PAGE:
The bombing of Azaz, some 50 kilometres north of Aleppo, shattered the sense of control rebels have sought to project since they took the area from President Bashar Assad's army last month. Azaz is also the town where rebels have been holding 11 Lebanese Shiites they captured in May.
Also on Wednesday, the Organization of Islamic Cooperation, comprised of 57 member states, released a final statement from its two day summit in Saudi Arabia's Muslim holy city of Mecca urging support of the opposition. The statement did not mention suspending Syria's membership, but OIC Secretary-General Ekmeleddin Ihsanoglu told reporters after the summit that the organization had agreed to do so. The move is largely symbolic.
Iran's Foreign Minister Ali Akbar Salehi, whose nation is Assad's most staunch regional supporter, told reporters before the opening session in Saudi Arabia that suspending Syria will not resolve the issue of the unrest there.
A wide-ranging tableau of violence and retributions on Wednesday reinforced the UN's warnings.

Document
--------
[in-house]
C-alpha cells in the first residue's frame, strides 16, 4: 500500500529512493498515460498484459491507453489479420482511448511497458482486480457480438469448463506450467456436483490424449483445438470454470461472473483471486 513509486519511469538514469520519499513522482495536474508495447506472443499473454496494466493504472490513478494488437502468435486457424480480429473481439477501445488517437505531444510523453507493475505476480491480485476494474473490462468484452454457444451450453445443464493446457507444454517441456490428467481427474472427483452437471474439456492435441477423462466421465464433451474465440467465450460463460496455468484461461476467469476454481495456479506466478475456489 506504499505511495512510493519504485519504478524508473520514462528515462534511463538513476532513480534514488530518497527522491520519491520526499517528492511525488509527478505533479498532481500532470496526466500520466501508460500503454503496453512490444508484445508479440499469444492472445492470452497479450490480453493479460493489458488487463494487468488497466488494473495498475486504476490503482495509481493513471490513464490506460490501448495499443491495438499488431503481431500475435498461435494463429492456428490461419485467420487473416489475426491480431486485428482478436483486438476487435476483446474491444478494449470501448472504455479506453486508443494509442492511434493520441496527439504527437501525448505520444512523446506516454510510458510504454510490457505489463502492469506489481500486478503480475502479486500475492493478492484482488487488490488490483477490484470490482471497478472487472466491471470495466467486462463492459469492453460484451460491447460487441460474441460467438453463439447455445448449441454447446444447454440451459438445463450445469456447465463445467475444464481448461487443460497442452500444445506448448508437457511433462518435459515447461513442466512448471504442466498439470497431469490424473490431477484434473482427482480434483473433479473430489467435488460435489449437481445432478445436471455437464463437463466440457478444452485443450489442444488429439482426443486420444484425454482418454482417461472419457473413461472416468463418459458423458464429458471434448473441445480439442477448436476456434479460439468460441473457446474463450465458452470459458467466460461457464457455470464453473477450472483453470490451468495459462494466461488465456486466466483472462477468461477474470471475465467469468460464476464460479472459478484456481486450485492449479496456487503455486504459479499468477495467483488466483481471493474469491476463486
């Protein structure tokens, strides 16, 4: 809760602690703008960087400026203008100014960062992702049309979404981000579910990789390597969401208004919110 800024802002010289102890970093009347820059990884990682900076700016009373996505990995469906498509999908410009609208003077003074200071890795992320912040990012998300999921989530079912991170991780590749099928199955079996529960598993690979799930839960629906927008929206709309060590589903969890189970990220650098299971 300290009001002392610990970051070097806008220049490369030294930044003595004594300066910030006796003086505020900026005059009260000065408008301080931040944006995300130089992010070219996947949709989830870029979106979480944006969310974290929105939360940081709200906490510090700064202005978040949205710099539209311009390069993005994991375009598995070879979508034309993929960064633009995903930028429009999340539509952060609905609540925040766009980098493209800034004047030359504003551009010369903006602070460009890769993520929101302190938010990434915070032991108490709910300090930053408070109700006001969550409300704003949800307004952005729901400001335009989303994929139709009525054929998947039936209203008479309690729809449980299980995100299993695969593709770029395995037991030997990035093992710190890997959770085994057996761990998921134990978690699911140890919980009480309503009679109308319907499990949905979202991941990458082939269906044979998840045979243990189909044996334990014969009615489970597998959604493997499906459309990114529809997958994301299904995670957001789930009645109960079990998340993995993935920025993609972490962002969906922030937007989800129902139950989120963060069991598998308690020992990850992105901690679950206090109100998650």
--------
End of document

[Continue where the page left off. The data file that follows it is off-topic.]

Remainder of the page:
Regime relying on air strikes
A blast in central Damascus rattled — but did not injure — UN observers, followed by the airstrikes in Azaz. And in tense Lebanon, a powerful Shia clan that backs Assad said it abducted at least 20 Syrians in retaliation for rebels holding one of their relatives captive in Syria. The rebels accuse the Lebanese man of belonging to Hezbollah, a Shia Lebanese group allied with Syria and Iran.
The bombing of Azaz brought into stark relief the limits of the rebels' expanding control of Syria's north.
In recent months, rebels have pushed the Syrian army from a number of towns in a swath of territory south of the Turkish border and north of Aleppo, Syria's largest city. About a dozen destroyed tanks and army vehicles are scattered around Azaz, left over from those battles.